World Cup star out as another faces axe


Australia all-rounder Marcus Stoinis has been ruled out of the World Cup clash with Pakistan on Wednesday with a side strain.

As a result Mitchell Marsh has been flown over as a possible back up for Stoinis, dependent on the all-rounder's recovery - only if Stoinis is ruled out for the tournament can Mitch Marsh join his brother Shaun in the squad.

Skipper Aaron Finch said he was unsure how long Stoinis' recovery would take.

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"(We're) not exactly sure how many games he will miss," Australia's captain Aaron Finch said.

"Mitch has just come over a couple of days early if 'Stoin' doesn't recover quick enough or doesn't respond to treatment wellenough."

Stoinis got through his initial two spells against India before leaving the field. He later returned to bowl at the death.

"Speaking to guys who have done a side before, they say you can generally get through a game towards the end, but it's hardto get going once you cool down," Finch said.

The news comes as Australia coach Justin Langer flagged potential changes to the side to take on Pakistan.

Marcus Stoinis’ World Cup might well be over.
Marcus Stoinis’ World Cup might well be over.

The change that is most likely would see Nathan Coulter-Nile, who was every bit the hero against West Indies, belting a quick-fire match-turning 92 runs to rescue Australia's innings dumped.

The West Australian is a very real risk of being dropped for the match against Pakistan as Langer revealed he will consider playing two left-arm quicks with Jason Behrendorff a chance to come into the side.

Langer defended Coulter-Nile following his performance against India, but revealed he considered bringing in Behrendorff at The Oval, and Coulter-Nile has taken just one wicket for 169 runs across three games.

It represents a bigger issue in the side, with the drop off after Pat Cummins and Mitchell Starc notable following a lack of early wickets in the loss to India.

"We thought about it (playing two left-arms on Sunday), actually, the match ups against India," Langer said.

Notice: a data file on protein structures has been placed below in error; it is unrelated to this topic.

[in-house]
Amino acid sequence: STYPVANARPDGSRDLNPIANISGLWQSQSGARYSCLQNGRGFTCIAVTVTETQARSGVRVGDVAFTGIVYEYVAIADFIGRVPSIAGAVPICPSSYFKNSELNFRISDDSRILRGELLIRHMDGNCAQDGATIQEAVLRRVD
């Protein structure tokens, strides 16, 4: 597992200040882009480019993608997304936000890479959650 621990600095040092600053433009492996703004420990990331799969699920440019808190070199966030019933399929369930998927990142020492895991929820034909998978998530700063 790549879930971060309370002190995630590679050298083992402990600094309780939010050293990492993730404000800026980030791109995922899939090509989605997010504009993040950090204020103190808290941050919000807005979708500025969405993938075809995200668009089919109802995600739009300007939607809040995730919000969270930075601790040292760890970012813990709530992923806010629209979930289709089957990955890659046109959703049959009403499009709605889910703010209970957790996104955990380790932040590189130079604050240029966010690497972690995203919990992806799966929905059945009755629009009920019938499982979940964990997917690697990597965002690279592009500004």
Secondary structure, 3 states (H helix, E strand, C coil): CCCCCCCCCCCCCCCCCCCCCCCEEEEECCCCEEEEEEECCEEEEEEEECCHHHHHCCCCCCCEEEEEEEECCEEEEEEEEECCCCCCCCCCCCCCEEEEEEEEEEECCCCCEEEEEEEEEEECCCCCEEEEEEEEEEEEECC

"But we just felt with Coults, after his man-of-the-match performance and what he gives us as an all-round package we went with him.

"But I can see (playing Starc and Behrendorff together in the tournament), I can definitely see that. I know that Pakistan play two left armers.

"So Jason was close (to playing) but Coults got the nod and I thought he did a good job."

And with Coulter-Nile already under the pump, he was one of a host of Australians who came under the gun from leg spin great Shane Warne, during an appearance of AFL 360.

Warne was on the show to promote a charity auction but also said he believes Australia can still win the World Cup if they make some tweaks - and he also brought up Coulter-Nile's name.
Warne intimated he'd like to see Australia even try playing spinners Adam Zampa and Nathan Lyon at the same time and felt Australia's attack might need a rethink.

"I do believe Australia can win it," Warne said.

"They do play very well in big tournaments, they just have to get the balance of the side right.

"At the moment you (opposition) get past Starc and Cummins and then they're going to town on Zampa, Stoinis and Coulter-Nile.

"I think their job (India's) was let's see off the most dangerous bowler, lets get through that new ball lay a platform and get on with it."

Langer has also previously indicated he could rotate his bowlers through this period of the Cup, with Australia in the middle of their heaviest part of the schedule.

Australia's Jason Behrendorff could make the XI against Pakistan.
Australia's Jason Behrendorff could make the XI against Pakistan.

"We knew it was going to be a really tough four games in nine days," Langer said.

"In a perfect world, you just have the best team to play every game when you possibly can.

"It might be with the match ups, it might be the left-armers. We'll have a look at Pakistan."

The Aussies left themselves 11-an-over to get from the final 15 against India as they chased the game but Langer said he was confident in sticking with a similar approach.

"If you look at (India), they were 0/40 after 10. We were 48 after 10. Even at the 38-over mark we still had the same amount of runs.

"So I'm not worried about game style, no way.

"We just lost three wickets in five balls at a stage where they got 113 in the last ten. At The Oval you can get 100 in the last 10 easy.

"The boys will do it differently, we're not saying to preserve wickets means you've got to block. Players have different styles.

"But the philosophy is you can't make runs from the changeroom."


While the prospect of being dropped would be a blow for Coulter-Nile he struck one himself for the rest of the tournament it would seem.

While the Aussie may be short on wickets he did retire India opener Shikhar Dhawan in Australia's loss and it may well have ended Dhawan's's tournament.

Reports out of India indicate that Dhawan's, who scored a century, took a blow to his left thumb that may have left it fractured.

The left-handed batsman suffered the injury as a result of a nasty blow from a rising delivery by Coulter-Nile but still went on to complete his 17th one-day international century.

But Dhawan took no further part in the match after his dismissal, with substitute Ravindra Jadeja taking the field in his place as India comfortably defended their total of 352 for five to complete a 36-run victory.

The Virat Kohli-led side are up against New Zealand in Nottingham on Thursday before taking on archrivals Pakistan in the showpiece match of the 10-team round-robin group stage in Manchester on Sunday.

-With Wires